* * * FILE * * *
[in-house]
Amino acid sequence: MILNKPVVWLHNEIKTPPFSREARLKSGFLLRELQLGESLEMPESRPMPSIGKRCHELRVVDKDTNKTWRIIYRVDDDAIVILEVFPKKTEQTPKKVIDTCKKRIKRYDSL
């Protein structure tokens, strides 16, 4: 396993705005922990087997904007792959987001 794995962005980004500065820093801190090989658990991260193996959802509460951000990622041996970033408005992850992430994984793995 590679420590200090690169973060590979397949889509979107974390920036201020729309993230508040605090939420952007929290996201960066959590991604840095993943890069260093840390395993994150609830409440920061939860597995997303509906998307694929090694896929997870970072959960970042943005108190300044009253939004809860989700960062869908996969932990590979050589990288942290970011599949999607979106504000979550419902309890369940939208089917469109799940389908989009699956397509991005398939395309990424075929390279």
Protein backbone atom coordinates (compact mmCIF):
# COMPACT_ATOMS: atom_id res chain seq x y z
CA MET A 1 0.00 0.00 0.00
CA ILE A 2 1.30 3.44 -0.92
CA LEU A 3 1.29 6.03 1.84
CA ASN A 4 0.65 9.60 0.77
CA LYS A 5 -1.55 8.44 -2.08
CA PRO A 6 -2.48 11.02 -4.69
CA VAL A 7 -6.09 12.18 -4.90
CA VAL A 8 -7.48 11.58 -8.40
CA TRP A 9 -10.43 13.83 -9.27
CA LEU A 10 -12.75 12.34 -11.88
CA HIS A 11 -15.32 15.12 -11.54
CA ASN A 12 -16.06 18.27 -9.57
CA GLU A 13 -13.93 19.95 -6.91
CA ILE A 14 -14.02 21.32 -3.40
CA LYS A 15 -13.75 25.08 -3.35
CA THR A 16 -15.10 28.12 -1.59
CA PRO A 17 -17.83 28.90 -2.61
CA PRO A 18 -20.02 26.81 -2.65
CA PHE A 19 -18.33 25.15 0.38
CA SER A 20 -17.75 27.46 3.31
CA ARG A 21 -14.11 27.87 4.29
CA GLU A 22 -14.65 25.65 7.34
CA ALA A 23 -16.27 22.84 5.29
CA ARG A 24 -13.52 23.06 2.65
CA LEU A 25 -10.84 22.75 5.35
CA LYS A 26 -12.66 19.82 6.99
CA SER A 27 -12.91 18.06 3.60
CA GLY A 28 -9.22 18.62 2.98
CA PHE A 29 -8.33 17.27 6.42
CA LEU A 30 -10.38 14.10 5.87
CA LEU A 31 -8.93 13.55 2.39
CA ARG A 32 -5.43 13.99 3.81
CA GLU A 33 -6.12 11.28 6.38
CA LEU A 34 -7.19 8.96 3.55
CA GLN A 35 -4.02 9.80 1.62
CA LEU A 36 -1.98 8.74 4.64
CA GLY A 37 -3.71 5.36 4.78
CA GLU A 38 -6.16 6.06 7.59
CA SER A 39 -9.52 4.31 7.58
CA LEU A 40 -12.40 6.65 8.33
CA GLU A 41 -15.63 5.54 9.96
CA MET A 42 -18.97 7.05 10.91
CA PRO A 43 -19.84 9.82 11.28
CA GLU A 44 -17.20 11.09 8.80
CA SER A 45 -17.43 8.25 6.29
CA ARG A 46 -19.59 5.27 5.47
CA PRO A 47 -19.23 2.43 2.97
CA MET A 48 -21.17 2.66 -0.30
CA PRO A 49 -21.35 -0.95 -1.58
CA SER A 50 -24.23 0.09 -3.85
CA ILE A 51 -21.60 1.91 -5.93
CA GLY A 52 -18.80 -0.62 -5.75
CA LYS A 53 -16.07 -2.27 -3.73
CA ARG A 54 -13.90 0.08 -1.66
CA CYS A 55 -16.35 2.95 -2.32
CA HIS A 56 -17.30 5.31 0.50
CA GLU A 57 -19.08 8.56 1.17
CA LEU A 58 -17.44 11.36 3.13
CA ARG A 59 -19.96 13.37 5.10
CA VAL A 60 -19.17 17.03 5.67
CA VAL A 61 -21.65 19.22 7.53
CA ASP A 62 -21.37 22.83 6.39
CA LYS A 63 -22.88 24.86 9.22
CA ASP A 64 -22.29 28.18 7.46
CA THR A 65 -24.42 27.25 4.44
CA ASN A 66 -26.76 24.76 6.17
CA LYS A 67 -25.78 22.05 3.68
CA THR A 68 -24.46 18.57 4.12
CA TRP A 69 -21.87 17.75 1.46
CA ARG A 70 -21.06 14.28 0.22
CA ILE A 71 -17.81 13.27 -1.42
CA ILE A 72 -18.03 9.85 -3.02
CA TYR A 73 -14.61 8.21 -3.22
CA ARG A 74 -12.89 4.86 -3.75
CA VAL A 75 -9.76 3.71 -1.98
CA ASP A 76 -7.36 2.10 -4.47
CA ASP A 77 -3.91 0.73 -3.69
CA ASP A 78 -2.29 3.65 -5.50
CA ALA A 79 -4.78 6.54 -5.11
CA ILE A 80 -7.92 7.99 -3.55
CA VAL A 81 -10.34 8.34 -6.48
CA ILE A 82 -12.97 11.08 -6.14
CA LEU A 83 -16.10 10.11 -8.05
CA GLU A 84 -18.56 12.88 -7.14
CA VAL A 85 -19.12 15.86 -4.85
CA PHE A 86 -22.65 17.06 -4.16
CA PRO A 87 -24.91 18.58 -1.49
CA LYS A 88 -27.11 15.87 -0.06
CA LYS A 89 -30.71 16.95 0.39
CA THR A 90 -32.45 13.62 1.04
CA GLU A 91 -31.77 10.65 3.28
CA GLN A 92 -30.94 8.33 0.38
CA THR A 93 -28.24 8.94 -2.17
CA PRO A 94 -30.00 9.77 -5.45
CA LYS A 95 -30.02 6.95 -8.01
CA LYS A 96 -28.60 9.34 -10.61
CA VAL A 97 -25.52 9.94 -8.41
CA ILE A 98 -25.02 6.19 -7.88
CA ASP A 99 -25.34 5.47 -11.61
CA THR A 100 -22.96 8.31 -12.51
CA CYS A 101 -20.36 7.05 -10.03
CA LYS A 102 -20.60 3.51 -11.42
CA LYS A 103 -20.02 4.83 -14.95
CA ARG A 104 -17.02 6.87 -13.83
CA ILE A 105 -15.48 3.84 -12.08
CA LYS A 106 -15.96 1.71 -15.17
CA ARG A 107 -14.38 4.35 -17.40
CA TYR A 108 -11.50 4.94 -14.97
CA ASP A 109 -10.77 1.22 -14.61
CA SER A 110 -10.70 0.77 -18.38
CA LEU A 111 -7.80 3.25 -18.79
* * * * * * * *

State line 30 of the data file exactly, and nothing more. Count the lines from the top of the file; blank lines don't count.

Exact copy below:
CA LEU A 25 -10.84 22.75 5.35